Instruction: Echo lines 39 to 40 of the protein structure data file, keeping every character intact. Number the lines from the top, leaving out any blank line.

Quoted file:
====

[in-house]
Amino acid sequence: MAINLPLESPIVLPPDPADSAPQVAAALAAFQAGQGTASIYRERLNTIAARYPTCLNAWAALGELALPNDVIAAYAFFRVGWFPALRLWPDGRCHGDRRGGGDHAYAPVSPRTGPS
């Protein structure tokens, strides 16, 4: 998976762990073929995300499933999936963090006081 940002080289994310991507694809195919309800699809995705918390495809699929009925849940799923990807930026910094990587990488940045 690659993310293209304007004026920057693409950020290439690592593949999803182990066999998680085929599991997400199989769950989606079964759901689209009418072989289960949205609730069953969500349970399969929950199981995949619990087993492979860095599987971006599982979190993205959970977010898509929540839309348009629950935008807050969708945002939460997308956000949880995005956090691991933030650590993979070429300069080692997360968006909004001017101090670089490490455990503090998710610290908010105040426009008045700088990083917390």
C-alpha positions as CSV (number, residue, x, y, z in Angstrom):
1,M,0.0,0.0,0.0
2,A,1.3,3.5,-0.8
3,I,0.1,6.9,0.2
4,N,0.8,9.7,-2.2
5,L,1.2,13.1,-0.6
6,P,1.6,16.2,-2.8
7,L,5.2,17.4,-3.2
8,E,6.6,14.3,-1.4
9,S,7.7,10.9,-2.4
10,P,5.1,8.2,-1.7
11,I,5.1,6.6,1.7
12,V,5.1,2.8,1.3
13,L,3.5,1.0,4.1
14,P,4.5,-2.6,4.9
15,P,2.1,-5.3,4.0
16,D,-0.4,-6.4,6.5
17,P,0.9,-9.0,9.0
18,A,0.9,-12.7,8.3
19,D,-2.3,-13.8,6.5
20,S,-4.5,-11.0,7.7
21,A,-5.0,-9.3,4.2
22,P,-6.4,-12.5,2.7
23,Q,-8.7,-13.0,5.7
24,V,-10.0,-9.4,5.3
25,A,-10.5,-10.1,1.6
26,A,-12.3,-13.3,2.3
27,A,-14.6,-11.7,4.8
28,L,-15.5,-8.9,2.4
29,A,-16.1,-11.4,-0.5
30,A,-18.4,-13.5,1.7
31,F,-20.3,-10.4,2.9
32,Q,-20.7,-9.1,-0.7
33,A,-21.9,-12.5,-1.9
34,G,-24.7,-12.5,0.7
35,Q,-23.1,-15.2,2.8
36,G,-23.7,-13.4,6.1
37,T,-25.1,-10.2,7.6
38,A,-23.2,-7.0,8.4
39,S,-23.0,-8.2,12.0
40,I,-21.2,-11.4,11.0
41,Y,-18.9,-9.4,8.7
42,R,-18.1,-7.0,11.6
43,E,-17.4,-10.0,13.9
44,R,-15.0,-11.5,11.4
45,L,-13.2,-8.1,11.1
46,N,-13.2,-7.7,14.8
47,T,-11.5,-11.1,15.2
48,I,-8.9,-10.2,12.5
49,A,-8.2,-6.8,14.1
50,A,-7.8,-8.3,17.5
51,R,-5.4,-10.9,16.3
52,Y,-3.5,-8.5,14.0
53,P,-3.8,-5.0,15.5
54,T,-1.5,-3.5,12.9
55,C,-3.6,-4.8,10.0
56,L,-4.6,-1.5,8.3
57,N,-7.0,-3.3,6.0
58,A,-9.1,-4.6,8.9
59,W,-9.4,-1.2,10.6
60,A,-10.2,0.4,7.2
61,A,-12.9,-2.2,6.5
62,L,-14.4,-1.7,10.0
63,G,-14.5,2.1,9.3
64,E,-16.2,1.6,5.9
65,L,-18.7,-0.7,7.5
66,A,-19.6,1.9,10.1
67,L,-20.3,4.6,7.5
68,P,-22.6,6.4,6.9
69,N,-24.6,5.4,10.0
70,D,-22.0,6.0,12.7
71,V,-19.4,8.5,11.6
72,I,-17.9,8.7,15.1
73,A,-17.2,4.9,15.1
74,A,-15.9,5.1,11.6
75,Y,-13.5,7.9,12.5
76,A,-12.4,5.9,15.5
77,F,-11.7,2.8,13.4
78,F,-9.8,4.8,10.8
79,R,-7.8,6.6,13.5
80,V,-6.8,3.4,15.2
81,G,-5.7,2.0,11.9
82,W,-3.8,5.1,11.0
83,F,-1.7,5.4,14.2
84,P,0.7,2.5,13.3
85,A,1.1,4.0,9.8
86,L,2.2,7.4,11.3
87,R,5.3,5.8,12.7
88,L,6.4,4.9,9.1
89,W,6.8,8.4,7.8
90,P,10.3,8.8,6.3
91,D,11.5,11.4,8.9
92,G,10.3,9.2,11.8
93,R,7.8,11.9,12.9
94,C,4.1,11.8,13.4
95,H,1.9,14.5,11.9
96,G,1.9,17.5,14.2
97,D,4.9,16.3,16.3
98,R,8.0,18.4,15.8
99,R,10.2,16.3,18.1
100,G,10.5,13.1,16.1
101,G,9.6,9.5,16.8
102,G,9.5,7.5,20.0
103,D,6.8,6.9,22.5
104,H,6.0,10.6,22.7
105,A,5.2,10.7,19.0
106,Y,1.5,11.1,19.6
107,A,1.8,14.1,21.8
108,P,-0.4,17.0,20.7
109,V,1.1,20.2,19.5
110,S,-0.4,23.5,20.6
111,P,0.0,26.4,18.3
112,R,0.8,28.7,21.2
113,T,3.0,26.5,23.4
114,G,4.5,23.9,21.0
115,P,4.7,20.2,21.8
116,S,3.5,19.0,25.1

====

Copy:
35,Q,-23.1,-15.2,2.8
36,G,-23.7,-13.4,6.1